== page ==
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A two shot swing on the final hole of the third round of the US Open has Rickie Fowler and Wyndham Clark tied for the lead at Los Angeles Country Club.
On an afternoon where the US Open venue showed its teeth, those in contention battled on a golf course that was much firmer and tougher than in previous days.
While several in the early wave of players made light work of the venue’s front nine, none of those in contention could open up a gap to the rest of the field.
Instead, it was a moving day where pars were at a premium and bogeys were inevitable.
The final day will see a repeat of Saturday’s final group, but Rickie Fowler looked set to take the solo lead into the final day. Instead, he’s sharing it.
A three putt on the 54th green left Fowler, who stood on the final tee on Saturday night with a two-shot lead, tied with PGA Tour winner Wyndham Clark.
That was also thanks to a stunning final hole birdie from Clark, who almost holed out for an eagle with his approach to the final green, despite visibility being very poor.
On the day, Fowler carded a level-par 70, while Clark went one better with a 69.
Speaking after the round, Fowler was adamant about how much he wants to win.
“It would be huge. It would be great,” he said.
“Especially being here in Southern California, having a lot of people, family and friends that are out here this week.
“We have a chance tomorrow. I mentioned out there after going through the last few years, I’m not scared to fail. I’ve dealt with that. We’re just going to go have fun, continue to try to execute, leave it all out there, see where we stand on 18.”
Meanwhile, Clark, who won this year’s Wells Fargo Championship, said:
“I wanted to be in the final group. Every shot matters out here. And on top of it, we couldn’t see. So just the fact making it when we were kind of just feeling it and didn’t really have the clearest of reads.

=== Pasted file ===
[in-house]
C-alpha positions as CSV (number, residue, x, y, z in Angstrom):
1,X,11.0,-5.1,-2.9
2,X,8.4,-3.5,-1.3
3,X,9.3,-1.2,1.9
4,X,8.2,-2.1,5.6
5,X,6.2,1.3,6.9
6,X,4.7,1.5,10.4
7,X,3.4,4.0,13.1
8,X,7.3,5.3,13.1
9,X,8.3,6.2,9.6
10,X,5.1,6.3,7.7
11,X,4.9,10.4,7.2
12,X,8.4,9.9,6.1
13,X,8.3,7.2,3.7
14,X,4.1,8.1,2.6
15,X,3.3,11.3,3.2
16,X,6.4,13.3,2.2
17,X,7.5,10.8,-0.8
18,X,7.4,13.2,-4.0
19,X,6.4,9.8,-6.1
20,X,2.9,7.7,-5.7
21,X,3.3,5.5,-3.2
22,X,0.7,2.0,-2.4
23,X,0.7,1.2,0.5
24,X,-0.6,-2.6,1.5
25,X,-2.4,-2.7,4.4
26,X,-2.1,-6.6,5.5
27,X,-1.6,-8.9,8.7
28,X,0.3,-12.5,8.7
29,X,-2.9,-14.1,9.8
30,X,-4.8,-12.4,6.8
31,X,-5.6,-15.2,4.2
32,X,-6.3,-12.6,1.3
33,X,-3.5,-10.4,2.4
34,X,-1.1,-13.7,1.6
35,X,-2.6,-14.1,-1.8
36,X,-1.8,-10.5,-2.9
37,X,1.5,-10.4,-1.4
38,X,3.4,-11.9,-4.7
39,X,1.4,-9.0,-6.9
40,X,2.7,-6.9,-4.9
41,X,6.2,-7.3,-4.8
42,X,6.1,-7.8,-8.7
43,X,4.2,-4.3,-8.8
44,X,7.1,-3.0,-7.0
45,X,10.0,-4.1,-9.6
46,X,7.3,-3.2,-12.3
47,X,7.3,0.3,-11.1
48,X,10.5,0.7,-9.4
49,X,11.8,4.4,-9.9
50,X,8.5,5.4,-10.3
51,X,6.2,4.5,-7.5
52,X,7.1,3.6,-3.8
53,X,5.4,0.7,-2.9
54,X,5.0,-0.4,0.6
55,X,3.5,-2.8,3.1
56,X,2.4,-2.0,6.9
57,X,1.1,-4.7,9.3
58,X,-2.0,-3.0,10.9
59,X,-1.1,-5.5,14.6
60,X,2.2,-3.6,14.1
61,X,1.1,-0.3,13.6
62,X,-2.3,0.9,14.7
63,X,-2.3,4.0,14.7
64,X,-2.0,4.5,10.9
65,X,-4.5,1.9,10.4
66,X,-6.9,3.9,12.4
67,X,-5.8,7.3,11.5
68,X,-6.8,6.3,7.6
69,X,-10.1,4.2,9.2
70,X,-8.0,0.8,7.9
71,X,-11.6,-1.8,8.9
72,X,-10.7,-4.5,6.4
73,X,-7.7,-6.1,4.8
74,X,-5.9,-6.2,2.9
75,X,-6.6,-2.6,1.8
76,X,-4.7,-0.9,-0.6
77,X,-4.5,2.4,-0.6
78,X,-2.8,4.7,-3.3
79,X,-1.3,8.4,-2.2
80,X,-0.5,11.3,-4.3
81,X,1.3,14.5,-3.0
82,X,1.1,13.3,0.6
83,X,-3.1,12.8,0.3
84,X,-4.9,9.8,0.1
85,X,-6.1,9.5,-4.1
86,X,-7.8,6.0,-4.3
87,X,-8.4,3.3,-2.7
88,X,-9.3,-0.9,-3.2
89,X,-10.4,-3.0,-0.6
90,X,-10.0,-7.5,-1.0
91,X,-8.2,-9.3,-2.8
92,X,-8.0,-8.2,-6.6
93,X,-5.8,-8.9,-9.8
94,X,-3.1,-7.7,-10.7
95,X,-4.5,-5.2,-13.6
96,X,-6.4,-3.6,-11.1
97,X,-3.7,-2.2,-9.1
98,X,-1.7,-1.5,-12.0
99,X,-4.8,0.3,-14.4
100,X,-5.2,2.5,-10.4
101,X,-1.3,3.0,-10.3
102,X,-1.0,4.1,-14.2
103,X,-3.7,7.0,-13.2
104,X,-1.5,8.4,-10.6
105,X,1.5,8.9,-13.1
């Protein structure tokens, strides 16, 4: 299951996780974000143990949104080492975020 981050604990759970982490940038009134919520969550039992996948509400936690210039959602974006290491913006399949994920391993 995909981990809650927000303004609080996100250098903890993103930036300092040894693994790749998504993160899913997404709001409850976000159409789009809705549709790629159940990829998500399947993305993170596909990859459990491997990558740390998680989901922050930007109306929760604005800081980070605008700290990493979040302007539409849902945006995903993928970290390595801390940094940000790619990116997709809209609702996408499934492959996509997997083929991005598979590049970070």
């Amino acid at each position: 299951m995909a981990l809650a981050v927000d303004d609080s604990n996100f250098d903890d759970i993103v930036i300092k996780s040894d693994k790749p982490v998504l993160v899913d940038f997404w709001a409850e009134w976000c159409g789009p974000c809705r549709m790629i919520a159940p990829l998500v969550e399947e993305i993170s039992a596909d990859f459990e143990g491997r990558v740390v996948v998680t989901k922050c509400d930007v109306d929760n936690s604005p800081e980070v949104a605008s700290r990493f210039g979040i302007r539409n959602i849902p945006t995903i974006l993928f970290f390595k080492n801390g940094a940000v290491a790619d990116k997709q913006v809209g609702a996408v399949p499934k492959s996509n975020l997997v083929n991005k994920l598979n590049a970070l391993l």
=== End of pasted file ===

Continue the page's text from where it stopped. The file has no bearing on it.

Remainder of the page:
“Yeah, there’s a lot of emotion. It’s a U.S. Open and I wanted to be in that final group.”
If you think that the winner is guaranteed to come from that final group, however, you would be incorrect.
Lurking behind are the likes of Rory McIlroy, Xander Schauffele, Dustin Johnson and Scottie Scheffler. The world No.1 always looked just a little too far behind to be a factor in the tournament, until a stunning finish to his round fired him into contention.
The former Masters champ spectacularly holed out for eagle on the 17th hole from the best part of 200 yards, before holing a birdie putt from just outside 20 feet on the 18th to get to a total of seven-under-par.
Eagle on 17. Birdie on 18.
— U.S. Open (USGA) (@usopengolf) June 18, 2023
After his round, Scheffler said:
“You’re nervous whether or not you’re leading or chasing. I want to win the golf tournament. It doesn’t matter what tournament it is. I’m showing up and I want to play good and I want to win.
“Going into tomorrow I’m going to be chasing, but it’s not going feel any different. If I was in the lead it’s just I’m four shots behind instead of four shots ahead or whatever it is. Got to go out there and execute and do the best I can.”
As for Rory McIlroy, the 2011 US Open champion, things were more subdued, as he made three birdies and two bogeys on his way to a one-under-par round. He sits just one shot off the lead.
Speaking after his third round, the Northern Irishman noted how his ball striking was back to near its best.
“Yeah, I feel pretty good. The golf course definitely got a little bit trickier today than the first couple of days. Felt like I played really smart, solid golf. Hit a lot of fairways, hit a lot of greens. Sort of felt somewhat stress free out there, if you can ever call golf at a U.S. Open stress free.
“Overall, yeah, pretty pleased with how today went, and feel like I’m in a good spot heading into tomorrow.”
McIlroy, like many others, certainly is in a good spot, in a major where it feels like around a dozen players stand a good chance of lifting the trophy.
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